Sturgeon takes charge of referendum in Salmond reshuffle
By Keith Aitken in Edinburgh | 5 September 2012
First Minister Alex Salmond has announced a rare reshuffle of his Scottish National Party government, primarily aimed at putting his deputy Nicola Sturgeon in charge of strategic planning for the 2014 referendum on Scottish independence.
Sturgeon remains as deputy first minister, but swaps the health portfolio – which she has held since 2007 – with Infrastructure and Investment Secretary Alex Neil. She has also taken on extra responsibility for government strategy and the constitution. The post of Cabinet secretary for parliamentary business and government strategy has been scrapped, reducing the size of the Cabinet by one to eight. Former postholder Bruce Crawford has left frontline politics at his own request.
Outside Cabinet, chief whip and parliamentary business minister Brian Adam and environment minister Stewart Stevenson have been replaced by Joe FitzPatrick and Paul Wheelhouse respectively, both first-time ministers. Also promoted from the newer ranks of MSPs are Margaret Burgess at housing and Humza Yousaf at external affairs and international development. All the new ministers except FitzPatrick were first elected in 2011.
All other ministers and law officers remain in post.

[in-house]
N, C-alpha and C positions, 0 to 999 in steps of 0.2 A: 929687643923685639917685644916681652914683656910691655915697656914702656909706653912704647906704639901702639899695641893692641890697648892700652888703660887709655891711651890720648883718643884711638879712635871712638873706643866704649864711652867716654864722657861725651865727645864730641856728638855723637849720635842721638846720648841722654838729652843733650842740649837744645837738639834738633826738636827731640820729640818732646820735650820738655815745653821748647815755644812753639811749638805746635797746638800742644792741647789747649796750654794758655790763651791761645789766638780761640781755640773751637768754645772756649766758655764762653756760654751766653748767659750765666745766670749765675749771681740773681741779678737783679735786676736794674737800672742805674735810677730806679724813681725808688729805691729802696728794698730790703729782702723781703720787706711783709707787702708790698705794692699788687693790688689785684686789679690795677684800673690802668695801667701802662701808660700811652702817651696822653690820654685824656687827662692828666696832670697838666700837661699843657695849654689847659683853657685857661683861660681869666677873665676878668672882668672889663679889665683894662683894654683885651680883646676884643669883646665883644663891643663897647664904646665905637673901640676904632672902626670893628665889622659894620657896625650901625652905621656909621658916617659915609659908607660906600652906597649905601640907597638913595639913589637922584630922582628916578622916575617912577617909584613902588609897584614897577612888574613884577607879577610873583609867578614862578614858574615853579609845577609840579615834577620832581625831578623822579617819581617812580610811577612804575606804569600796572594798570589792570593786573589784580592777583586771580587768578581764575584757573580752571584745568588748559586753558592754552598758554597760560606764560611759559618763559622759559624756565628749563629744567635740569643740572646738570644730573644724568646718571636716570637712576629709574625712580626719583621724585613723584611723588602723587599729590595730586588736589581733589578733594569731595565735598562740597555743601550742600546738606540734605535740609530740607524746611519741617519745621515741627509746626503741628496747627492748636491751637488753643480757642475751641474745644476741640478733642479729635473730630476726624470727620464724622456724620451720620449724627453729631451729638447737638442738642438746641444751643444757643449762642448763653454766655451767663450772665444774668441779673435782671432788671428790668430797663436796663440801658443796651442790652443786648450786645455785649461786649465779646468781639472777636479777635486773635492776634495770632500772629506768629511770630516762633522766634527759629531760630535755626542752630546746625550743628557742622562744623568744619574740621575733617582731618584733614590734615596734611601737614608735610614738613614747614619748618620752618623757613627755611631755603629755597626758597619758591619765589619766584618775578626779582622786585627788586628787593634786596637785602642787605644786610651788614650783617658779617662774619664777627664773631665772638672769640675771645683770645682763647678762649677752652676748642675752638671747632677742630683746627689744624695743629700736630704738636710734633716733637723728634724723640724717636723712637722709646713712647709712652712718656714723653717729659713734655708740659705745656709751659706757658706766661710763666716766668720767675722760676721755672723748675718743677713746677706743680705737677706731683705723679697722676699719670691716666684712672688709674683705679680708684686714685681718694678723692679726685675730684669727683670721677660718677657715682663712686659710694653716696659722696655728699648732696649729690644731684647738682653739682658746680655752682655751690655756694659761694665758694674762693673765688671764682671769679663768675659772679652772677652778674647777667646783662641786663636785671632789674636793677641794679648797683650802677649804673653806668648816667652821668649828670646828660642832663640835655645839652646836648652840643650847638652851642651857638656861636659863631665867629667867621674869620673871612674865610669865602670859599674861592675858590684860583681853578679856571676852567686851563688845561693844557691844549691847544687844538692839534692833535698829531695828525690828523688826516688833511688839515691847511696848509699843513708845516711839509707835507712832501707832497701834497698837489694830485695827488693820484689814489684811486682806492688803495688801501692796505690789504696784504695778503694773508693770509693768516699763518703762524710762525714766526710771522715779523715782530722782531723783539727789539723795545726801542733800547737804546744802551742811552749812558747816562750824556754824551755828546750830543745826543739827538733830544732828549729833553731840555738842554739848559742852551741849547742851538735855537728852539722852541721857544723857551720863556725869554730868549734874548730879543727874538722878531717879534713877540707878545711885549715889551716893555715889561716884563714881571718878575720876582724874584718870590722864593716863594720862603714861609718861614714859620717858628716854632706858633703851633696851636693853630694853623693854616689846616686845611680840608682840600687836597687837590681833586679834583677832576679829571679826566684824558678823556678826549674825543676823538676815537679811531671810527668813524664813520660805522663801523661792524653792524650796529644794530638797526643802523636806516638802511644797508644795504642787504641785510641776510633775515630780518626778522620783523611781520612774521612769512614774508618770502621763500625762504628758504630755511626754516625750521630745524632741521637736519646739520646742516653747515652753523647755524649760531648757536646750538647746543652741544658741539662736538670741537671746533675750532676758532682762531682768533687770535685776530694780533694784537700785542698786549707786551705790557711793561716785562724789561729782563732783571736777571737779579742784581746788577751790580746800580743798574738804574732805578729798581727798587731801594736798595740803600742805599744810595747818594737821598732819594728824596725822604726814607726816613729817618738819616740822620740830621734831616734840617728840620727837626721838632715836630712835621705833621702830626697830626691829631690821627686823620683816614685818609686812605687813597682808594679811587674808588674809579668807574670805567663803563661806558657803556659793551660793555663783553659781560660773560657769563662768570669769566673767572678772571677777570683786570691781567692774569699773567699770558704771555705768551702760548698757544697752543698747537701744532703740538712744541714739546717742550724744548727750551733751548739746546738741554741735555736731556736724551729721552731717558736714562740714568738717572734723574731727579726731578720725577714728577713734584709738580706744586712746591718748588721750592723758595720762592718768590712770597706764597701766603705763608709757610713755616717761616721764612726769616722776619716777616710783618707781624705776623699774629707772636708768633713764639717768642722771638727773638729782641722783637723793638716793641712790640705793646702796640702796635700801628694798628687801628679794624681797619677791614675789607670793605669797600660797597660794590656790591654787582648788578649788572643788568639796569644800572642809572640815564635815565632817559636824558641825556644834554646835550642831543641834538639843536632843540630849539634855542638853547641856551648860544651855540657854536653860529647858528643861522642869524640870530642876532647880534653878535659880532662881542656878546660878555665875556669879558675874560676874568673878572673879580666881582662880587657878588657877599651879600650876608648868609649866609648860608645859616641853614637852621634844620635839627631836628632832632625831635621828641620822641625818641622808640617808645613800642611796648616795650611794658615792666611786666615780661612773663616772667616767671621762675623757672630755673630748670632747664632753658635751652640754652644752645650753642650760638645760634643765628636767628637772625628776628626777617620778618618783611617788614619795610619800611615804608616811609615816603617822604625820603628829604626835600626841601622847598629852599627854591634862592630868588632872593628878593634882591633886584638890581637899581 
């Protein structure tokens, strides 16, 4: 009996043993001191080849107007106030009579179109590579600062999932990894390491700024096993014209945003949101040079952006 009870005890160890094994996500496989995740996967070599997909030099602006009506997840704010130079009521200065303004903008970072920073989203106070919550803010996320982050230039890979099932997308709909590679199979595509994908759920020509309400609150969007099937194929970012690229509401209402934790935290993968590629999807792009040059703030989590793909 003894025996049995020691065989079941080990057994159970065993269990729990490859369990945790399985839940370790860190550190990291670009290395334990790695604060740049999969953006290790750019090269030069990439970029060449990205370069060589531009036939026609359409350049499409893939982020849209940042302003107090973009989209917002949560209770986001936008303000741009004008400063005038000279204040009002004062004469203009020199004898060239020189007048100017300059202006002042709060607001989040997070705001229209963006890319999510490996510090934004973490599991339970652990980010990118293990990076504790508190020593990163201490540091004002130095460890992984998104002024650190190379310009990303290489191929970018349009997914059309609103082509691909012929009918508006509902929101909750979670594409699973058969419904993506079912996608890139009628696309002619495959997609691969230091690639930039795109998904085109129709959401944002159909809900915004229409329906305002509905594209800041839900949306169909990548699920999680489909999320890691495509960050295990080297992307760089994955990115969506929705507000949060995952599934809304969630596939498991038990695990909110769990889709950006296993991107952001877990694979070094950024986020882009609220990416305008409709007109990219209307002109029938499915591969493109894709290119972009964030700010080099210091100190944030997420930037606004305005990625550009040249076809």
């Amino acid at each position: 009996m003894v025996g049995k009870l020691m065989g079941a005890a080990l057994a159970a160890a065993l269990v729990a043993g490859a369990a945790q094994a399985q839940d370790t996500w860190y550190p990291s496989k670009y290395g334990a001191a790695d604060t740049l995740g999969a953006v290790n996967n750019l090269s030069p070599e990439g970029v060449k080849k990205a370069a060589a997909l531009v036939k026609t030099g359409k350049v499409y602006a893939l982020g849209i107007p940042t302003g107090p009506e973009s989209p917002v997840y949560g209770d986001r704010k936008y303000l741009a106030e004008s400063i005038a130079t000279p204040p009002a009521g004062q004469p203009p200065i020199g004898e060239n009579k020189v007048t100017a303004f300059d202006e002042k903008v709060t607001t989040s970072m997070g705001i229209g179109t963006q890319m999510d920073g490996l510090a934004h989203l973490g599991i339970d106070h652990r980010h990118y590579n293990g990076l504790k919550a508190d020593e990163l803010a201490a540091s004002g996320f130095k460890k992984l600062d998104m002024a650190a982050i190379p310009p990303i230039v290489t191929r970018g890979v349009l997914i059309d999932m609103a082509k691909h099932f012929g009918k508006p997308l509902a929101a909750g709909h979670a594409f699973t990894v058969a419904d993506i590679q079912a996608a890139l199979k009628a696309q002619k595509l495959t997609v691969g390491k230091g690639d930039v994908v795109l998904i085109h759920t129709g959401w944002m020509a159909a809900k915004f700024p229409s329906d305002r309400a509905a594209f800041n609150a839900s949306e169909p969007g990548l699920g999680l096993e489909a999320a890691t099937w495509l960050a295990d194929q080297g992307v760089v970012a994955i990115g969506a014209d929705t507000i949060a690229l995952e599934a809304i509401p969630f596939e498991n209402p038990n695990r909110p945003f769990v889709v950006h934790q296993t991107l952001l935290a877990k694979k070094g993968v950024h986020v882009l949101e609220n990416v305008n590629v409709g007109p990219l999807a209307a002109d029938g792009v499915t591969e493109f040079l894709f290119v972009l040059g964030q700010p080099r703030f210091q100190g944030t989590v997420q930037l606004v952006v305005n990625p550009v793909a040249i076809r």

Sturgeon’s new role is expected to begin tomorrow, with the latest round of negotiations with UK ministers over the arrangements for the referendum.
Salmond praised her record in sparing Scotland the ‘creeping privatisation’ of the health service in England, and said she would now take the lead in making a positive case for independence: ‘In 2014, the people of Scotland will have the chance to seize the biggest opportunity in 300 years and ensure that Scotland’s future is in Scotland’s hands.’
He also applauded Neil, once seen as a critic, for delivering a record infrastructure investment programme against a background of UK budget cuts. ‘In taking forward Nicola Sturgeon’s substantial achievements as Health Secretary, he will ensure that Scotland’s health service continues to have the strongest possible leadership.
‘This strong ministerial team will take this government forward in meeting the economic and social challenges we face while creating a better Scotland for future generations,’ Salmond said.
Pay for old and new ministers will remain at April 2008 levels. The Scottish Government has frozen pay for Cabinet secretaries, ministers and the two law officers for the past three years.